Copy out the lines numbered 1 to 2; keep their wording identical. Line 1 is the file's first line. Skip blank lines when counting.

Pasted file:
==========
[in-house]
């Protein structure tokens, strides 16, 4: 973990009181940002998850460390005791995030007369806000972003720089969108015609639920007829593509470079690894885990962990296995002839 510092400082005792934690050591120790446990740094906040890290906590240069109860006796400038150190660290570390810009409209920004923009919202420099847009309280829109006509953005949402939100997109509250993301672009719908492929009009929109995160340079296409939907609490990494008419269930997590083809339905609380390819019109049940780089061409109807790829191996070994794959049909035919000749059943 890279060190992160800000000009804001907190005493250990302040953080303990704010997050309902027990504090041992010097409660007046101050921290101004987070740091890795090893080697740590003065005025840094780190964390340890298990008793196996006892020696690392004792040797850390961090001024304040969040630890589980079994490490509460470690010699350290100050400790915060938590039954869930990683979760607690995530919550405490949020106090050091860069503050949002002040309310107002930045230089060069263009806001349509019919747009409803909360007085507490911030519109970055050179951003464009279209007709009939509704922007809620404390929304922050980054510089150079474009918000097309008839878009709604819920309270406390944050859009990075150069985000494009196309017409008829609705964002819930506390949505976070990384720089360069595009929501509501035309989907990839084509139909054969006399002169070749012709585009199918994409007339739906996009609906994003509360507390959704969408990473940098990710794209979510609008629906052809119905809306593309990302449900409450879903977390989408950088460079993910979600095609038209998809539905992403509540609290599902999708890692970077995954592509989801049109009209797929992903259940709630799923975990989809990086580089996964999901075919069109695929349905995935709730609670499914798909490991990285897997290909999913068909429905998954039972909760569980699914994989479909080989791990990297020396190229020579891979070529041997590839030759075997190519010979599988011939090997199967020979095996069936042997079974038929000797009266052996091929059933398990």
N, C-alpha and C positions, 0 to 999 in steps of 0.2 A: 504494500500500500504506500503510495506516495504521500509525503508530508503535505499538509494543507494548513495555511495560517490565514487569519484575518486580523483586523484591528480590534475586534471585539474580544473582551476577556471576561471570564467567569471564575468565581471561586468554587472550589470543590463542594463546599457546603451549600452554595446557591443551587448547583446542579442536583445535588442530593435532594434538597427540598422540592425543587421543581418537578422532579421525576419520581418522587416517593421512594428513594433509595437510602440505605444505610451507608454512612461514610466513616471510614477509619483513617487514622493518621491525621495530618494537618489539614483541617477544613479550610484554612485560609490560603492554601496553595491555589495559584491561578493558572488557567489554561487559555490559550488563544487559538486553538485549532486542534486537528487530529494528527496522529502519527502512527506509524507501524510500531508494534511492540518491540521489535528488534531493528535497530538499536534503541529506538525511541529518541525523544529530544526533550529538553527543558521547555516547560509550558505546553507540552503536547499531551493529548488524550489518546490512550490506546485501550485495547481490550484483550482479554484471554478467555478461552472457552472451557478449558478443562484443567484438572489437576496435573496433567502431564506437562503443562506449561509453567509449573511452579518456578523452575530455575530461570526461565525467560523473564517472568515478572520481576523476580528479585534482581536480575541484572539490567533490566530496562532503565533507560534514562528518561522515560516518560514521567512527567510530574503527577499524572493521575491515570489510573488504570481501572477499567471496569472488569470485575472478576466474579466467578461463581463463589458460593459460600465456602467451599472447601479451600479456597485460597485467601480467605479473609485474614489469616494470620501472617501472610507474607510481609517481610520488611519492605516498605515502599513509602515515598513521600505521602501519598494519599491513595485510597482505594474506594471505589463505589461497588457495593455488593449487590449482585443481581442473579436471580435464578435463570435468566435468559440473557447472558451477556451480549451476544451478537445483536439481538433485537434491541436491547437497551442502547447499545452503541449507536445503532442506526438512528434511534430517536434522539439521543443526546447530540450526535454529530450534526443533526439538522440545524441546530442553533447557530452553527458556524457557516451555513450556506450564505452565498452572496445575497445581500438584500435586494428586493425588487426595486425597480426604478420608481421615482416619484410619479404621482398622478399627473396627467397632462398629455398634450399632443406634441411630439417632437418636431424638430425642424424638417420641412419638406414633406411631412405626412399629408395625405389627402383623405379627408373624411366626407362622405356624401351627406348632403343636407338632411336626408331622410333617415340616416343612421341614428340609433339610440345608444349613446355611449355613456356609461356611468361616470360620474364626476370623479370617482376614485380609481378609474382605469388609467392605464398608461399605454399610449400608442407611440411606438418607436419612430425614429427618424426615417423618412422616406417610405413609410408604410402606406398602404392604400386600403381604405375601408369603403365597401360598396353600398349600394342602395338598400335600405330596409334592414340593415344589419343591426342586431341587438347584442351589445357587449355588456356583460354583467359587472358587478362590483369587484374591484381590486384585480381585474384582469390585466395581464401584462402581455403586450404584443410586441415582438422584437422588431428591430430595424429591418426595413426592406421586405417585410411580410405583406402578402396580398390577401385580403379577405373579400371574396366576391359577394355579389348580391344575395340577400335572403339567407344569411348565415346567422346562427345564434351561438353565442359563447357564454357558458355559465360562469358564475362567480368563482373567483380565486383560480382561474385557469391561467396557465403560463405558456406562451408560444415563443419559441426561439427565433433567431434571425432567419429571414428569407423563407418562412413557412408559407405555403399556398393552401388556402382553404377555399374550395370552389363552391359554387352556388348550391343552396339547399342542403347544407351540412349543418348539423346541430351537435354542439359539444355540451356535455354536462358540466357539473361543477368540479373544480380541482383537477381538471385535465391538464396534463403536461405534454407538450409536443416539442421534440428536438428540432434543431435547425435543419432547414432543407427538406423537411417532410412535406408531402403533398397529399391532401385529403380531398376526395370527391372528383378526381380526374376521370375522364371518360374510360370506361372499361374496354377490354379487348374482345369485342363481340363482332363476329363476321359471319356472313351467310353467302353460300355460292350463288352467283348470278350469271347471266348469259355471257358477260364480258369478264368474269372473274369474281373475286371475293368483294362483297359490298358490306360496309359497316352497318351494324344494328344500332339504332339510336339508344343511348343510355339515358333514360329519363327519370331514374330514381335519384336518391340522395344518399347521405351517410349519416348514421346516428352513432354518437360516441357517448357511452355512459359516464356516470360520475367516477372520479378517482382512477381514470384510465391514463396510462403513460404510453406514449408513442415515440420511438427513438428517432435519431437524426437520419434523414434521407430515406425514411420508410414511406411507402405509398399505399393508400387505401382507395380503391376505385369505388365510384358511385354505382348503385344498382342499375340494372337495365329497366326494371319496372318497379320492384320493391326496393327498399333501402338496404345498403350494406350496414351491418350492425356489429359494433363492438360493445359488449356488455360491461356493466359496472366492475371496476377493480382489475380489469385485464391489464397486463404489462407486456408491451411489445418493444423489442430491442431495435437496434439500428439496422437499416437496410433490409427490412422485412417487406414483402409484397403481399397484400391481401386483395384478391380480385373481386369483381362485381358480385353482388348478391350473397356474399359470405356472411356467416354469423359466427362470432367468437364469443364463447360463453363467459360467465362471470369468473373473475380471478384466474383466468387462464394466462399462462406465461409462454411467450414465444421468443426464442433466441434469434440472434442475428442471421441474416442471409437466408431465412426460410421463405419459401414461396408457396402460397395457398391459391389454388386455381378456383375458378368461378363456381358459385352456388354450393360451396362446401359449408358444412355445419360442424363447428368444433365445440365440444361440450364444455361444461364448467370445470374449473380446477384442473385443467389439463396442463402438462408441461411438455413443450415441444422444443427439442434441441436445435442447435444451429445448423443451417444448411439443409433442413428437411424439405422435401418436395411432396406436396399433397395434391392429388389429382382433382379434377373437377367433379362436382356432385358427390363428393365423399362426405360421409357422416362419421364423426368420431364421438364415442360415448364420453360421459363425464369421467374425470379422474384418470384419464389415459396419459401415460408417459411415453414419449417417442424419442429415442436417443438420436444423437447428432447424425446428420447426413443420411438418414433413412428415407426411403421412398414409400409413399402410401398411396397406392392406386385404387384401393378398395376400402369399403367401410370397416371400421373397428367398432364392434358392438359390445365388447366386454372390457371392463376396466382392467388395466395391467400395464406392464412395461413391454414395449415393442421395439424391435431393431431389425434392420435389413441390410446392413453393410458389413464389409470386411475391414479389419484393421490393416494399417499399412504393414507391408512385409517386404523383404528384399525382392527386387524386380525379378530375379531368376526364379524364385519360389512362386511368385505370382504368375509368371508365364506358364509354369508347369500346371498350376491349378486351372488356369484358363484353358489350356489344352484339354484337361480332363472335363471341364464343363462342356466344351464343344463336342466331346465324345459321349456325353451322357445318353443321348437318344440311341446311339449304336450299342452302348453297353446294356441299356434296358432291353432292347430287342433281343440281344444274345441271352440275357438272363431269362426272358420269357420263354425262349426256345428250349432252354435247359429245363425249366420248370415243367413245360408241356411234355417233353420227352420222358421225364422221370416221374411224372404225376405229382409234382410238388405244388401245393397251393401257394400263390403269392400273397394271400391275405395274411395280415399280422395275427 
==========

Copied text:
[in-house]
């Protein structure tokens, strides 16, 4: 973990009181940002998850460390005791995030007369806000972003720089969108015609639920007829593509470079690894885990962990296995002839 510092400082005792934690050591120790446990740094906040890290906590240069109860006796400038150190660290570390810009409209920004923009919202420099847009309280829109006509953005949402939100997109509250993301672009719908492929009009929109995160340079296409939907609490990494008419269930997590083809339905609380390819019109049940780089061409109807790829191996070994794959049909035919000749059943 890279060190992160800000000009804001907190005493250990302040953080303990704010997050309902027990504090041992010097409660007046101050921290101004987070740091890795090893080697740590003065005025840094780190964390340890298990008793196996006892020696690392004792040797850390961090001024304040969040630890589980079994490490509460470690010699350290100050400790915060938590039954869930990683979760607690995530919550405490949020106090050091860069503050949002002040309310107002930045230089060069263009806001349509019919747009409803909360007085507490911030519109970055050179951003464009279209007709009939509704922007809620404390929304922050980054510089150079474009918000097309008839878009709604819920309270406390944050859009990075150069985000494009196309017409008829609705964002819930506390949505976070990384720089360069595009929501509501035309989907990839084509139909054969006399002169070749012709585009199918994409007339739906996009609906994003509360507390959704969408990473940098990710794209979510609008629906052809119905809306593309990302449900409450879903977390989408950088460079993910979600095609038209998809539905992403509540609290599902999708890692970077995954592509989801049109009209797929992903259940709630799923975990989809990086580089996964999901075919069109695929349905995935709730609670499914798909490991990285897997290909999913068909429905998954039972909760569980699914994989479909080989791990990297020396190229020579891979070529041997590839030759075997190519010979599988011939090997199967020979095996069936042997079974038929000797009266052996091929059933398990």